Laws for the layman

Is the public aware of laws' existence, and if it is, does it understand how they affect the individual in terms of rights and duties?

By S. HATTIS ROLEF
February 23, 2011 22:58
3 minute read.
[illustrative photo]

Law book gavel 311. (photo credit: AP)

 
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Not all the laws passed by the Knesset that involve action by the government are actually implemented.

Given that the government does not implement many of its own decisions, this is hardly surprising. In fact, the government has many ways of avoiding the implementation of laws – mostly originating from private members’ bills – it does not favor. One of them is not to issue the regulations required. Another is to use the Economic Arrangements Law to delay implementation of a law already passed or to ensure that it turns into a dead letter.

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The Knesset legal department is currently planning to establish a unit whose task will be to follow up the implementation of laws in a systematic manner.

But what about the laws that are implemented – is the public aware of their existence, and if it is, does it understand how they affect the individual in terms of rights and duties?

It is this important issue that a bill recently submitted by MK Ilan Gillon (Meretz), and which appeared on the agenda of the Ministerial Committee on Legislation last Sunday, tries to address. Yedid, a nonprofit association established 14 years ago to empower citizens from underprivileged and marginalized communities, and which provides free legal services to needy citizens, helped in drafting the bill. The bill proposes to establish a body that will increase public awareness of the existence of laws that concern it directly, ensure that these laws are accessible and that their provisions are understood.

In fact, at least in terms of making laws accessible and providing the background to each of them, the Knesset is taking steps to improve the current situation.

IN MANY more-developed democracies, the whole law book is available free online.

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Here one can find all the laws online, but only on commercial websites. On the Knesset website, one can find the texts of the laws and amendments passed since mid- 1999. However, this is not very helpful to the layman. The legal adviser to the Knesset has initiated discussions on the possibility of placing the whole law book on the Knesset website. This is not as simple as it might sound, both for technical reasons and due to the vested interests of the commercial bodies responsible for the publication of laws since the establishment of the state.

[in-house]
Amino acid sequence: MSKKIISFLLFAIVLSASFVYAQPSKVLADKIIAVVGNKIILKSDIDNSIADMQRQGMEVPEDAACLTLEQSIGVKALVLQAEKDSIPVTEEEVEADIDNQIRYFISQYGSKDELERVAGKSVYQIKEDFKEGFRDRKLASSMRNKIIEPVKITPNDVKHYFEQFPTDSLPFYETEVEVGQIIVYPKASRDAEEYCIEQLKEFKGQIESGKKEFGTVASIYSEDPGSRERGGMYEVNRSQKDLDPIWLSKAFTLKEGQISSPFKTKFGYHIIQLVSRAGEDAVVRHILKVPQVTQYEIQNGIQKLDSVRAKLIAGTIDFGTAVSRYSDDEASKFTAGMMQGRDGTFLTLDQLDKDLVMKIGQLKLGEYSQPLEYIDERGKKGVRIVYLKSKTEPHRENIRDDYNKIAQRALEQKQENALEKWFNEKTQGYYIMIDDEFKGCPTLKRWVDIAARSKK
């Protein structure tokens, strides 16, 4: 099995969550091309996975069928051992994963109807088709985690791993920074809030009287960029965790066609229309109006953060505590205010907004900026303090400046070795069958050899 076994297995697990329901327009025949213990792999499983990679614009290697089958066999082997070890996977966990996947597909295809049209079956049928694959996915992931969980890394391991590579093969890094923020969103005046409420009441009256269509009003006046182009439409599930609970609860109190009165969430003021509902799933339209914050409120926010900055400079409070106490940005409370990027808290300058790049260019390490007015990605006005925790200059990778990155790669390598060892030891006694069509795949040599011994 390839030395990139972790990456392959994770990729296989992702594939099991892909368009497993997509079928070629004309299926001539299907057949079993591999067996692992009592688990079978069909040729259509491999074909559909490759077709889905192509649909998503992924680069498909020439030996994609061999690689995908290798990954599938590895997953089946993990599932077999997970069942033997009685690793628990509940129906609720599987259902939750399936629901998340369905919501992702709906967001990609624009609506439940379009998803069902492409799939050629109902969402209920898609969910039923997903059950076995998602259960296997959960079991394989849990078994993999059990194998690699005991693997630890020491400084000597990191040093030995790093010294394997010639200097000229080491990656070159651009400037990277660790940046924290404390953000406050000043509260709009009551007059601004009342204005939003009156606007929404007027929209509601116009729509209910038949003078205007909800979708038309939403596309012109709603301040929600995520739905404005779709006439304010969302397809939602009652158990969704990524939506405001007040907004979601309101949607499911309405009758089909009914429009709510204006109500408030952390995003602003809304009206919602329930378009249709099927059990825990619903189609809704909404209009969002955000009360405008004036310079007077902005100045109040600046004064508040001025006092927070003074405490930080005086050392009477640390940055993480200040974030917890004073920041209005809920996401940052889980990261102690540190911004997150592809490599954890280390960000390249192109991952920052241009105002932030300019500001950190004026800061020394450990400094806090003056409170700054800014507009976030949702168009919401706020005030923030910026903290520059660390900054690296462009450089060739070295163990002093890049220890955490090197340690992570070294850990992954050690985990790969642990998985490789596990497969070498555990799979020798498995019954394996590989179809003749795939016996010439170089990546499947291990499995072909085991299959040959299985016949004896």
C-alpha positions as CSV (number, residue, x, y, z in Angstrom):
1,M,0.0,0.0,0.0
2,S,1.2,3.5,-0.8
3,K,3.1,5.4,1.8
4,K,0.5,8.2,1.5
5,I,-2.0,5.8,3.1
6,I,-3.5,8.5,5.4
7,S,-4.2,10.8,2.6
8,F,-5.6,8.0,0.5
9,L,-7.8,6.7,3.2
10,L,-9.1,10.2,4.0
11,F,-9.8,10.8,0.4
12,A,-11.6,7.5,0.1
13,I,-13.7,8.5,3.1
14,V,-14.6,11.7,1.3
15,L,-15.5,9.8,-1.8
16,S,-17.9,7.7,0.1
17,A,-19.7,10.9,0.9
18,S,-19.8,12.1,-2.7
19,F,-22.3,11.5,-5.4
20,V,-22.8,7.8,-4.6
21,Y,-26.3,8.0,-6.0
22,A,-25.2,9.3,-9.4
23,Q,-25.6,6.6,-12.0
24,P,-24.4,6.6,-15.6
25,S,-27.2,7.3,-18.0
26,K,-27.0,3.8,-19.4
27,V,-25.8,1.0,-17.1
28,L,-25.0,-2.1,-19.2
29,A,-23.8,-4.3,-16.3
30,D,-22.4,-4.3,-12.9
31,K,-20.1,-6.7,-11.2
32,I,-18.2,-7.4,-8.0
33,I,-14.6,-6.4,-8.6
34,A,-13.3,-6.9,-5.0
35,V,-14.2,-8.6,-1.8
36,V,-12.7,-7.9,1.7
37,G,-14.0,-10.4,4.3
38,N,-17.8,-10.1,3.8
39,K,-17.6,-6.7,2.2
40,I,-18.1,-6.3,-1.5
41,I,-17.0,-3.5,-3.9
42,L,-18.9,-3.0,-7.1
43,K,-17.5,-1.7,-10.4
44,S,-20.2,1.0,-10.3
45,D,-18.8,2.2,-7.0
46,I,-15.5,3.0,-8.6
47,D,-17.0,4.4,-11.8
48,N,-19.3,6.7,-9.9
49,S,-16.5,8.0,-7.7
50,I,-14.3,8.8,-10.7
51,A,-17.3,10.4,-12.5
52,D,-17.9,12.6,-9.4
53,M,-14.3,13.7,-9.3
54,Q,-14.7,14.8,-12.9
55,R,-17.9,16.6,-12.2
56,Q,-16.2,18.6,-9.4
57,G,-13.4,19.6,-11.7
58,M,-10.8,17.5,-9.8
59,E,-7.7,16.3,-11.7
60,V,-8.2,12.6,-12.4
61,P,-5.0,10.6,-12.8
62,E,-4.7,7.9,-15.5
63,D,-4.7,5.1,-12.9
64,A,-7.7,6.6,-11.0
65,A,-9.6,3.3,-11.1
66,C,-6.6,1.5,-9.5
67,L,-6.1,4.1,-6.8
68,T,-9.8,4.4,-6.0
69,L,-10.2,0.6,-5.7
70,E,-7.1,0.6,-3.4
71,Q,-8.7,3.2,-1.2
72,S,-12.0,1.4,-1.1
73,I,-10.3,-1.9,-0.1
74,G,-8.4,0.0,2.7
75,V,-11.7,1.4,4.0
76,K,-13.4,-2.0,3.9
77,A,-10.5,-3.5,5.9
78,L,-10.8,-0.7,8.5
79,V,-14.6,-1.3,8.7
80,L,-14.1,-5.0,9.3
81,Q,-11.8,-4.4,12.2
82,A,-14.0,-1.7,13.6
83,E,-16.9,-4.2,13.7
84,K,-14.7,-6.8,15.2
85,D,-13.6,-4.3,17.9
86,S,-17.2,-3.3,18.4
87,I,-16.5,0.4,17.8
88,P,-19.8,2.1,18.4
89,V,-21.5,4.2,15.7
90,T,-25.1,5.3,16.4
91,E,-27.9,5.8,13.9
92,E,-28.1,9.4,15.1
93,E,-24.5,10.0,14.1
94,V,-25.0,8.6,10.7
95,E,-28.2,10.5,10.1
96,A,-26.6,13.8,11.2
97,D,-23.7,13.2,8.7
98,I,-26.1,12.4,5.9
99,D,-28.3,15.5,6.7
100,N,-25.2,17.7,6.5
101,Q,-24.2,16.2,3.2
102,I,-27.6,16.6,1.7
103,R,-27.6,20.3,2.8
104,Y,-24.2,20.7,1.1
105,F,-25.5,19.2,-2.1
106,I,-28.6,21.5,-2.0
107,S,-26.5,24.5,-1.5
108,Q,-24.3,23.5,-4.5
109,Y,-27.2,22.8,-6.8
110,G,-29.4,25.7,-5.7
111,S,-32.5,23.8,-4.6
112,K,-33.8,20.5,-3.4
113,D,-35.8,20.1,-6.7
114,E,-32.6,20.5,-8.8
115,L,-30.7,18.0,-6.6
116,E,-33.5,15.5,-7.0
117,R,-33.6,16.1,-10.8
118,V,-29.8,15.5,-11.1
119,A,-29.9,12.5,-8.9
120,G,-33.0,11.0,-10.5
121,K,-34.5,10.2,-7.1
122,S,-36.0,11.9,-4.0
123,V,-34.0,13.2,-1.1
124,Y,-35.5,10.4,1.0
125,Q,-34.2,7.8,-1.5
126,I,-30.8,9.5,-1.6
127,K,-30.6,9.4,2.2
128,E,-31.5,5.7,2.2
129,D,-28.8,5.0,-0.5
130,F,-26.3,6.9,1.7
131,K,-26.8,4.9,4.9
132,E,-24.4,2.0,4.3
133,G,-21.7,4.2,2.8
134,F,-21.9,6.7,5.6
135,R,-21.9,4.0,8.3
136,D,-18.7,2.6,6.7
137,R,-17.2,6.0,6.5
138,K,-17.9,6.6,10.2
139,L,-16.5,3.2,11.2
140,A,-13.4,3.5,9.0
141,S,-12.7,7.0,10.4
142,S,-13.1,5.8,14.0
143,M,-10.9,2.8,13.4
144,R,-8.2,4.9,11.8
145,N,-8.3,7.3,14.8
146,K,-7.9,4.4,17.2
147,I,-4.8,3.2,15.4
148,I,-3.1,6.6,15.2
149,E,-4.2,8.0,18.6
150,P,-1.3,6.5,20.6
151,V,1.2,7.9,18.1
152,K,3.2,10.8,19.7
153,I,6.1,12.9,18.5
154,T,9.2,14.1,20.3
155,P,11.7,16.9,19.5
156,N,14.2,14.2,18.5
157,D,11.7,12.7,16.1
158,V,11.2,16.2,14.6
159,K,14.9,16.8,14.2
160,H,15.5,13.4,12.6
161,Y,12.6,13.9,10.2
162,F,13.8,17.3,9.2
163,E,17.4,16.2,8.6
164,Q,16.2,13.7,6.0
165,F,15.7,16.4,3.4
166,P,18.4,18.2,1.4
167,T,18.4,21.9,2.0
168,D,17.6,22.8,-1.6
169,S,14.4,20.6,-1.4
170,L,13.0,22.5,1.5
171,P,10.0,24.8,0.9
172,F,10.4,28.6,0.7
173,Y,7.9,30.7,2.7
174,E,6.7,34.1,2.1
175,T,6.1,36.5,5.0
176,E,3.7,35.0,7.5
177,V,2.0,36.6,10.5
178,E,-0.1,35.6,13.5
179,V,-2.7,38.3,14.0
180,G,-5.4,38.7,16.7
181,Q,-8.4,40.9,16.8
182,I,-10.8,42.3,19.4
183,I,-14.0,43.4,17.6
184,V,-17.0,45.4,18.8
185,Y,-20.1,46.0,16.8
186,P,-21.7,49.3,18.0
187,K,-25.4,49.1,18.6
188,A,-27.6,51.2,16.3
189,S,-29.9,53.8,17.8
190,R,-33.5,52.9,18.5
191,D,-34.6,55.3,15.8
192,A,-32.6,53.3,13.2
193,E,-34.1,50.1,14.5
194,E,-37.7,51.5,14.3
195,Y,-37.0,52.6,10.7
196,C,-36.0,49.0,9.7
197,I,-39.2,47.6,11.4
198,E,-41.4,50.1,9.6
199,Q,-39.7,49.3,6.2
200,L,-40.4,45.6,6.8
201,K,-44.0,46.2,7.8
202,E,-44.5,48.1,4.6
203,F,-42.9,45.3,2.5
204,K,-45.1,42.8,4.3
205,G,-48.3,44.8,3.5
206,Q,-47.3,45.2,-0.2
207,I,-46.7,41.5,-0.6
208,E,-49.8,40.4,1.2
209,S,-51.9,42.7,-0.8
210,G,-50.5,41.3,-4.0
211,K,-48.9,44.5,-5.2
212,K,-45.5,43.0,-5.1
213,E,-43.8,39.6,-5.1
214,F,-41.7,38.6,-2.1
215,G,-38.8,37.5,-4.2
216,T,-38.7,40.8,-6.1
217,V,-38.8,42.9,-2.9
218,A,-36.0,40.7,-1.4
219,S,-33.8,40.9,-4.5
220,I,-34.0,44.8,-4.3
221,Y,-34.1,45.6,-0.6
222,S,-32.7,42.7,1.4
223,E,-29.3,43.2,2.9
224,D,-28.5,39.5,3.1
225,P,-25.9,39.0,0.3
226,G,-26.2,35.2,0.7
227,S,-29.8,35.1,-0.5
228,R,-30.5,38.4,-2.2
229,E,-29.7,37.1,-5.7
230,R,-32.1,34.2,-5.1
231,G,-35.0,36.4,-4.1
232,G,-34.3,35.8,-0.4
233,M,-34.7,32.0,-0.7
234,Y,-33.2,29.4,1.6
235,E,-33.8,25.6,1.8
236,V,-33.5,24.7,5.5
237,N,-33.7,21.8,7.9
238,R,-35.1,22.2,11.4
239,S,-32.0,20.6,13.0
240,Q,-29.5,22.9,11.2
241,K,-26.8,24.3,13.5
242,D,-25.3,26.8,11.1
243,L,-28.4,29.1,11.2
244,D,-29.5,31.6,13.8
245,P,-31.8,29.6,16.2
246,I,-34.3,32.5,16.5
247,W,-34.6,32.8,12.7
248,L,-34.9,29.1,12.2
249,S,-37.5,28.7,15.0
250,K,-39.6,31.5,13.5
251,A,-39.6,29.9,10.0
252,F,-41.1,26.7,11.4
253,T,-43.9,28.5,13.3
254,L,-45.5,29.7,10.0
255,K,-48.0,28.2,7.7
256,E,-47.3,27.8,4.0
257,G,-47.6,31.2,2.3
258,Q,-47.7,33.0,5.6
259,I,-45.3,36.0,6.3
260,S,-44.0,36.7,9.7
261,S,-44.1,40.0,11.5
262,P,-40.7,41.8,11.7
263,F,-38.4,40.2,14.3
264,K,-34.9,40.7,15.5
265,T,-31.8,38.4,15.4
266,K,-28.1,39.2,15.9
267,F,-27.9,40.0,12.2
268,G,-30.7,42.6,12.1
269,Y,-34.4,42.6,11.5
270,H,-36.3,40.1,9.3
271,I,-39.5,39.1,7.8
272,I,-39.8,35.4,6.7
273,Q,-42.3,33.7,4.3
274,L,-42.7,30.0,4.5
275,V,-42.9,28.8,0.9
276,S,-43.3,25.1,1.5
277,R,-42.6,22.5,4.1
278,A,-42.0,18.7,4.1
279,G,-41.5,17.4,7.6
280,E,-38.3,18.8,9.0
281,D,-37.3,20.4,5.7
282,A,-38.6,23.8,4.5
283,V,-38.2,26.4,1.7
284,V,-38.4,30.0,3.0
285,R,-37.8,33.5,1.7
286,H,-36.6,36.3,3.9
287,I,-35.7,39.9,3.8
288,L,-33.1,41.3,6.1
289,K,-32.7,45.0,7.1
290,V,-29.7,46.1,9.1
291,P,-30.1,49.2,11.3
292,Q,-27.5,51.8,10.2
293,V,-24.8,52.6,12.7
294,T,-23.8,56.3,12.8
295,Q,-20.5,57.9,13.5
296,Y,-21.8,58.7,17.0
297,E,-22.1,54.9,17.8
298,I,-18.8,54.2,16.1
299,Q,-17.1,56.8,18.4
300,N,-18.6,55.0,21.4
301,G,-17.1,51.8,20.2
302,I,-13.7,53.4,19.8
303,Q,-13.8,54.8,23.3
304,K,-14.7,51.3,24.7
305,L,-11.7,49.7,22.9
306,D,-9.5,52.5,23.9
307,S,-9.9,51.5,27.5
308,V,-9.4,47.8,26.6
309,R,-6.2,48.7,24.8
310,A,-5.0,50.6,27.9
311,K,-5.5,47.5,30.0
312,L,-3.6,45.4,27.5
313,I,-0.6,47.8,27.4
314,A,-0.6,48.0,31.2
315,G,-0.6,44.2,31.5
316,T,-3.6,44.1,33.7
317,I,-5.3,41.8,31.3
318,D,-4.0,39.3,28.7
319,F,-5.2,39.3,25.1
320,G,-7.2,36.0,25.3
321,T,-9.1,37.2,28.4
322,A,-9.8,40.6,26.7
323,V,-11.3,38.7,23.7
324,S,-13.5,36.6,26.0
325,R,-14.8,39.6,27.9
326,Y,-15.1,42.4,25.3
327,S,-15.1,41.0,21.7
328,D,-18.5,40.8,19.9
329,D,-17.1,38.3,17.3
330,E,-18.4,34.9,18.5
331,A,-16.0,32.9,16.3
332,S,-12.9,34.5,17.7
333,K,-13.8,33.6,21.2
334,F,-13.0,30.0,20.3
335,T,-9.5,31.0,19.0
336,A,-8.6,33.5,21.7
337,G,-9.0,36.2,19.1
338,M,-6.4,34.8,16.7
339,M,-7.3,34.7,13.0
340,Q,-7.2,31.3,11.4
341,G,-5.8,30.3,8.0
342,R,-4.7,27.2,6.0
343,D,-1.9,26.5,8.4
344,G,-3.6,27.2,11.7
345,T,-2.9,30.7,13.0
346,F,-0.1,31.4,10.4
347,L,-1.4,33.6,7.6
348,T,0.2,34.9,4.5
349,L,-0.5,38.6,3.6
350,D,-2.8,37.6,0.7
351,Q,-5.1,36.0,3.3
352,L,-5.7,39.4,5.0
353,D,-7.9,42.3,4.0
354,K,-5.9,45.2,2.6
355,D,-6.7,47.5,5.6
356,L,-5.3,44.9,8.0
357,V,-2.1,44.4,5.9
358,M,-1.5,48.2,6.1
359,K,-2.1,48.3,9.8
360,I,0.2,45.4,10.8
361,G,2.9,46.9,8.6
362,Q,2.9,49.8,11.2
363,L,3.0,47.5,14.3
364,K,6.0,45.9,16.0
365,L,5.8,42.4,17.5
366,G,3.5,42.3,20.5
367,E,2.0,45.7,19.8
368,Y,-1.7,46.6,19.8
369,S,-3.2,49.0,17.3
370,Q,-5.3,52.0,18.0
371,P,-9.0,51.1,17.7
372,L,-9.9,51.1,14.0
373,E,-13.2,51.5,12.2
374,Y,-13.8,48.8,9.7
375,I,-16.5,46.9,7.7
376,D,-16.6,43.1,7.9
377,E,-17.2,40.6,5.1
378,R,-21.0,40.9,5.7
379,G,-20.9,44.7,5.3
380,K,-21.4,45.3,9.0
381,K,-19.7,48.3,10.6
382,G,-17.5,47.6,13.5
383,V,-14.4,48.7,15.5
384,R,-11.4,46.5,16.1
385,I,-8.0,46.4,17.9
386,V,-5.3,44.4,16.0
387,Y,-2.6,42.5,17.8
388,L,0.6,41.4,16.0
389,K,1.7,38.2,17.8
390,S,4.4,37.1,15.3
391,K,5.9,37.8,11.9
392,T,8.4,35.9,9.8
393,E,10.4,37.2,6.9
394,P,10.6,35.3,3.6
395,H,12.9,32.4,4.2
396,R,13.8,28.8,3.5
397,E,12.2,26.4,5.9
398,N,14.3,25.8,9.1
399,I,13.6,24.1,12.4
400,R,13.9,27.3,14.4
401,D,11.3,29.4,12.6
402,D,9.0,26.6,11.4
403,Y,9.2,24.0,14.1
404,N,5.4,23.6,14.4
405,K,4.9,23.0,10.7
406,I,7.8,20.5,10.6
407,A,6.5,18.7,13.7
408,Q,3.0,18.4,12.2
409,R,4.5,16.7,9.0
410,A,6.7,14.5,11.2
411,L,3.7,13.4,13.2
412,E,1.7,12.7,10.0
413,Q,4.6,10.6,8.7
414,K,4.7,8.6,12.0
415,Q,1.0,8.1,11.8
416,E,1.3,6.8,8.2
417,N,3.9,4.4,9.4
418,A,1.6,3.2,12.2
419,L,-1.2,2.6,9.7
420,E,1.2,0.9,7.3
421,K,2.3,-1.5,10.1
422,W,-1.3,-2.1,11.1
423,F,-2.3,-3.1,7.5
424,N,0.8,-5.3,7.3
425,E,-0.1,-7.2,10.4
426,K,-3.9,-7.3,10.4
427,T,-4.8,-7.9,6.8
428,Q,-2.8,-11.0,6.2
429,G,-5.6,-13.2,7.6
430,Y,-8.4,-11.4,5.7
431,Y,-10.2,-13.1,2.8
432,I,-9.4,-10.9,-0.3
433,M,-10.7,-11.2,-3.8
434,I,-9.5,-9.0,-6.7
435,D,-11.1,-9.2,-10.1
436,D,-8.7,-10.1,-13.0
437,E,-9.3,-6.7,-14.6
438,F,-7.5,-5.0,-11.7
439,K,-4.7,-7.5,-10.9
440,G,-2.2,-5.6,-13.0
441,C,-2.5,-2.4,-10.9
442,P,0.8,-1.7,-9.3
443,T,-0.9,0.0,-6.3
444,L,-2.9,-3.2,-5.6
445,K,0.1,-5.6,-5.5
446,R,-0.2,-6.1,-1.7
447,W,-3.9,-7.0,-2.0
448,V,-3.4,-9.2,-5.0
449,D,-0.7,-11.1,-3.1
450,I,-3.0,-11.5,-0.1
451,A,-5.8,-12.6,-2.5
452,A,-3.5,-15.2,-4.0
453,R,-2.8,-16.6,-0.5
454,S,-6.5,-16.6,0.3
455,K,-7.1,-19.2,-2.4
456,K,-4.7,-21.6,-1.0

But this is not the only action being taken by the Knesset. There are quite a few legislatures, including Congress in the US and Parliament in the UK, on whose websites one can view the whole history of bills submitted, until they turn (or fail to turn) into law. The Knesset, together with the Justice Ministry and the cabinet secretary, is working on a project that will provide the same service.

One question that is still open is how much explanation will be provided regarding the content of the bills and laws, beyond the words of explanation that appear at the end of every bill.

The problem is that while the Knesset, and in the case of government legislation also the legal departments of the ministries, is responsible for drafting the laws, and ensuring that they say exactly what is intended, it is the job of the courts to determine their interpretation.

Therefore, it is not the job of the authorities to be involved in any interpretation of the law, unless they are asked to express their opinion by the courts. So, while each authority (for example the National Security Institute) can provide information on the rights of citizens under the laws and regulations, it cannot offer legal advice beyond that.

The bill proposed by Gillon does not go into detail regarding who should run the proposed center, or the exact services it should provide. The government might object to doing this job itself on principle, or for financial reasons. The alternative would be to provide financial and logistic assistance to bodies like Yedid to do it.

Another suggestion that is frequently heard (but is not mentioned in the current bill) is that translations of laws into simple language should be made available. The problem here is that, as in the case of translating the Bible into simple language, this frequently involves a specific interpretation, which might not correspond to the original intention. “Legalese” is not there to make sure people don’t understand what a law says; it developed for a reason, and while part of the art of drafting legislation is to ensure that the language is as clear as possible, there are limits.

The writer is a former Knesset employee.

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